SEC crypto enforcement actions up 50% in 2022 – nearly half against ICOs SEC crypto enforcement actions up 50% in 2022 – nearly half against ICOs

SEC crypto enforcement actions up 50% in 2022 – nearly half against ICOs

Out of 127 enforcements actions launched since 2013, 73% alleged unregistered securities offering, 59% alleged fraud and 44% alleged both.

SEC crypto enforcement actions up 50% in 2022 – nearly half against ICOs

Cover art/illustration via CryptoSlate

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The U.S. Securities and Exchange Commission (SEC) brought 30 enforcement actions against crypto market participants last year — the highest since 2013, according to a Cornerstone Research report.

The number of SEC enforcement actions in 2022 was up 50% from the 20 actions launched in 2021, the report stated.

Out of the 30 enforcement actions, 14 focused on Initial Coin Offerings (ICOs) for alleged unregistered securities offerings, the report found. Around 57% of these ICO related actions also included allegations of fraud, as per the report. The SEC has launched 127 enforcement actions between 2013 and 2022, and 55% of them focused on ICOs.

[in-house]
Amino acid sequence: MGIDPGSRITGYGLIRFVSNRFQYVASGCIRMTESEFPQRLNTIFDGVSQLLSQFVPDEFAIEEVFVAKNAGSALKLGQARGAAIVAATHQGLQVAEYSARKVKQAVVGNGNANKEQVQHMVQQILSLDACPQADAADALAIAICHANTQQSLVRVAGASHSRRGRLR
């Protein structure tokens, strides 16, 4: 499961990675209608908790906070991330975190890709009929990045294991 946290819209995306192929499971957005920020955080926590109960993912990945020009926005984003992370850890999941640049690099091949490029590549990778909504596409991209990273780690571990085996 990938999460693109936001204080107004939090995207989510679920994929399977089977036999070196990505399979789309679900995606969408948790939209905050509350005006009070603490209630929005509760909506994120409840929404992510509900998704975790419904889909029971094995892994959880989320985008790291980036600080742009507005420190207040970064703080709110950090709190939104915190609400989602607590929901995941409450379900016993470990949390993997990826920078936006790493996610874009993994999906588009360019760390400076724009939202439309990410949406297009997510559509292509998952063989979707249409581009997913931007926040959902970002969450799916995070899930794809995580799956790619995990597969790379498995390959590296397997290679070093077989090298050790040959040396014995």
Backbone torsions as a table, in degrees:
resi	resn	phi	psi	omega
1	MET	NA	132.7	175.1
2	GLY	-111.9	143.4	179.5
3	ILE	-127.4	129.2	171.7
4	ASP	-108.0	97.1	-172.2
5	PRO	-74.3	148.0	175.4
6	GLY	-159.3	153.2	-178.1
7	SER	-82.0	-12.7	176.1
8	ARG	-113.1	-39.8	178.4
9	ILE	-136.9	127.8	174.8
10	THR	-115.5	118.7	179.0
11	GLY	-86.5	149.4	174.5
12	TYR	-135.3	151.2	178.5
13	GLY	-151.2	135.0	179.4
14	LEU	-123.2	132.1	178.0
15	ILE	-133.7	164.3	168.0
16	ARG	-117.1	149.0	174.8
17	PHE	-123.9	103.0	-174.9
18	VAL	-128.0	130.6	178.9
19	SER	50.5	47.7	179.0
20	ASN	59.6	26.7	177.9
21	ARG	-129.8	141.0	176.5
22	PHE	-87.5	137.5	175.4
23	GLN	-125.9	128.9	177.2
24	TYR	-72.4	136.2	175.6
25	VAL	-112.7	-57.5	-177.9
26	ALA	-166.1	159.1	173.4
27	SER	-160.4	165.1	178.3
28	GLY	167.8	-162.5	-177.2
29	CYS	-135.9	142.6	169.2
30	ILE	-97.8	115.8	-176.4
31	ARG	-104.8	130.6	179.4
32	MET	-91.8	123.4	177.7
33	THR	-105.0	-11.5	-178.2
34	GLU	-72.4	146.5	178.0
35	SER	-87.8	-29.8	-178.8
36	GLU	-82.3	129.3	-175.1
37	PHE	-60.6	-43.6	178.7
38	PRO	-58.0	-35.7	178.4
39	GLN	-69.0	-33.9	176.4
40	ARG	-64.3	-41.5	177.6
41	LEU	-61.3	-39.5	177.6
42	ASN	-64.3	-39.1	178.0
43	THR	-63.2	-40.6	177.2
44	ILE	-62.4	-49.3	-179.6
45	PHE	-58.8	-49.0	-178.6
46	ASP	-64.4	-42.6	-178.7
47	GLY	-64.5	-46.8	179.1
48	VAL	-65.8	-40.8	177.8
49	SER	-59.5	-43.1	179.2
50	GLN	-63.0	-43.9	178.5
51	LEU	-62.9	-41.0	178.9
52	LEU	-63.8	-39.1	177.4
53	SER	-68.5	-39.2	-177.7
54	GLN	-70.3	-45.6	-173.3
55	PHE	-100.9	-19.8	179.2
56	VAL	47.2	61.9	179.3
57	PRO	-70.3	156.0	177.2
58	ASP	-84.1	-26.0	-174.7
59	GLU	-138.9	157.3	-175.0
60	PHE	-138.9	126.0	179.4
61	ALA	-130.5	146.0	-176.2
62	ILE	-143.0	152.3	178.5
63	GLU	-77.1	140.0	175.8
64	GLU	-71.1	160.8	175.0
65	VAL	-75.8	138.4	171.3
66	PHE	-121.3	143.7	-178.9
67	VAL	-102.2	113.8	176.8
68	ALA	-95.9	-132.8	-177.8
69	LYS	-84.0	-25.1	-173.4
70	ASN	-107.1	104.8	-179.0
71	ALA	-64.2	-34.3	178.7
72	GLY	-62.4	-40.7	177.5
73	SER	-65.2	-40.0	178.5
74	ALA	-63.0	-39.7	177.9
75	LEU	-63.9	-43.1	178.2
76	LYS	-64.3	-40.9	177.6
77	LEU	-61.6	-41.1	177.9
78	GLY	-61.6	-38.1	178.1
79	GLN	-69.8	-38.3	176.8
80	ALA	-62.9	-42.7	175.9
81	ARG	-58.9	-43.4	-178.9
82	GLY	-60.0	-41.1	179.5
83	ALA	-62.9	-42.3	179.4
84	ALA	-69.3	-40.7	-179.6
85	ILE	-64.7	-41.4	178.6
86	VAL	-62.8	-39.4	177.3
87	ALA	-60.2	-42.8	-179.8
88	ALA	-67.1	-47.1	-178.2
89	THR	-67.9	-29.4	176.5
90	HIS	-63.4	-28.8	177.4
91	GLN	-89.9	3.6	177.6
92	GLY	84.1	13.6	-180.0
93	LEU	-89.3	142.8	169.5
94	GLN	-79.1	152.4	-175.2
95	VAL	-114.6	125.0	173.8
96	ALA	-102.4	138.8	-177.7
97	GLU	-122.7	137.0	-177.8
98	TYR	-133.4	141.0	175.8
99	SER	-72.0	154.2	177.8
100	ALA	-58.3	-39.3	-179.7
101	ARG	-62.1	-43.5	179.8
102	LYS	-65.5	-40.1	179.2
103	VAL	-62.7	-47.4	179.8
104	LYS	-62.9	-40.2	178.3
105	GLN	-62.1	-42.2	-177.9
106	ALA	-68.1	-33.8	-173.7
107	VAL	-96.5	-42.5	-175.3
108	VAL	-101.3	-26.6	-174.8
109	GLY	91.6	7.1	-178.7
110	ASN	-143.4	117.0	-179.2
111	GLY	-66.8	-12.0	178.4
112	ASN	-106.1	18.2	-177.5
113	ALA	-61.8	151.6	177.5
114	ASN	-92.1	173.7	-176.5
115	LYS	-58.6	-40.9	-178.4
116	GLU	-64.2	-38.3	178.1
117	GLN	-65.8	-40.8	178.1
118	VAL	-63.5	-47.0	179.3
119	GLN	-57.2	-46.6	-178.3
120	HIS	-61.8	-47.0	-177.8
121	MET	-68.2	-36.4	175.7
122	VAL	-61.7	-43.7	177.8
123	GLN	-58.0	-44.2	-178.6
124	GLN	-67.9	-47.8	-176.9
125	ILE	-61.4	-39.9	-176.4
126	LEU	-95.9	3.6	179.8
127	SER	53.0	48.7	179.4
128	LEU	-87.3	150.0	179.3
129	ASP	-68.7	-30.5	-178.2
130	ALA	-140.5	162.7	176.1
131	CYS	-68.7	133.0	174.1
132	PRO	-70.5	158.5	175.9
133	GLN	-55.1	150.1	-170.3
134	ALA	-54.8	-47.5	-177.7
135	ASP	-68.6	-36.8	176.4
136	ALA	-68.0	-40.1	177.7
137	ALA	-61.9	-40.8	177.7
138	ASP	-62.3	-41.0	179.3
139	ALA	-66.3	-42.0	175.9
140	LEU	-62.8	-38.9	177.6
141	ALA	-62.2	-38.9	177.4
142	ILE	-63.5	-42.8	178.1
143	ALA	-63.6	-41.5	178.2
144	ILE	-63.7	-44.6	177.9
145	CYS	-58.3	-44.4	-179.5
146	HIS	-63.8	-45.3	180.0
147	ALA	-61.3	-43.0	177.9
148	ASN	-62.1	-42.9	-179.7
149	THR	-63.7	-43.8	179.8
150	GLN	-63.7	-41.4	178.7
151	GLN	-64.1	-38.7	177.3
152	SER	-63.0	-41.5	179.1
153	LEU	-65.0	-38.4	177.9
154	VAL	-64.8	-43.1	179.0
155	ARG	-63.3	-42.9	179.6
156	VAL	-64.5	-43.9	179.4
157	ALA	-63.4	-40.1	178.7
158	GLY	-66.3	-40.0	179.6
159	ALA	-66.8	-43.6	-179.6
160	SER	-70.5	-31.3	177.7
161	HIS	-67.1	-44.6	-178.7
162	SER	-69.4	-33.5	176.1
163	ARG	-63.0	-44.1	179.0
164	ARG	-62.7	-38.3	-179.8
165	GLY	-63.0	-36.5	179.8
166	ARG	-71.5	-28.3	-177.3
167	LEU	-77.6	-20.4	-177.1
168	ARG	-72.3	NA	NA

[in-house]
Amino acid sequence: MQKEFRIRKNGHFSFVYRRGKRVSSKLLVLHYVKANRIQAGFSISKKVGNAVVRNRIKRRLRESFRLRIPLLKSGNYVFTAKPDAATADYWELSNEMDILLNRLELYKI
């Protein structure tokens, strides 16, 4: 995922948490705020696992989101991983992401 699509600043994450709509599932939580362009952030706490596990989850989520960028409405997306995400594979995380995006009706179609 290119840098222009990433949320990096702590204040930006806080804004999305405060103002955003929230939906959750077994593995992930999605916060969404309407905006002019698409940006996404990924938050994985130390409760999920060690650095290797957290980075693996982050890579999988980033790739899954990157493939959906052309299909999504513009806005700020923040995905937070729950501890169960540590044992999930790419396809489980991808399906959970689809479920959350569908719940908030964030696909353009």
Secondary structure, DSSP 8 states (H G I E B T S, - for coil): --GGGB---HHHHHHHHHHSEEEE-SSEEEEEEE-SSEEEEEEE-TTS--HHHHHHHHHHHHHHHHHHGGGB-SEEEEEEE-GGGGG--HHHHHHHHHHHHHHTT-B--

Fraud and unregistered securities offering have been the most common allegations in majority of the SEC enforcement actions. Of the 127 actions, 59% alleged fraud while 73% alleged unregistered securities offering and 44% alleged both.

The SEC charged a total of 79 defendants in 2022, out of which 79% were individual defendants while the remaining 21% were firms. The proportion of SEC enforcement actions charging only individuals grew under Gary Gensler’s leadership from around 20% between 2013 and 2020 to 35% in 2021 and 50% in 2022, the report found.

Since 2013, the SEC has imposed fines on crypto firms totaling $2.61 billion, of which, over 9% or $242 million was imposed last year alone.

New York has been home to 43% of the 82 litigations SEC launched against crypto-related firms and individuals since 2013, as per the report. However, over the recent years, SEC is increasingly litigating crypto respondents in other states, the report said.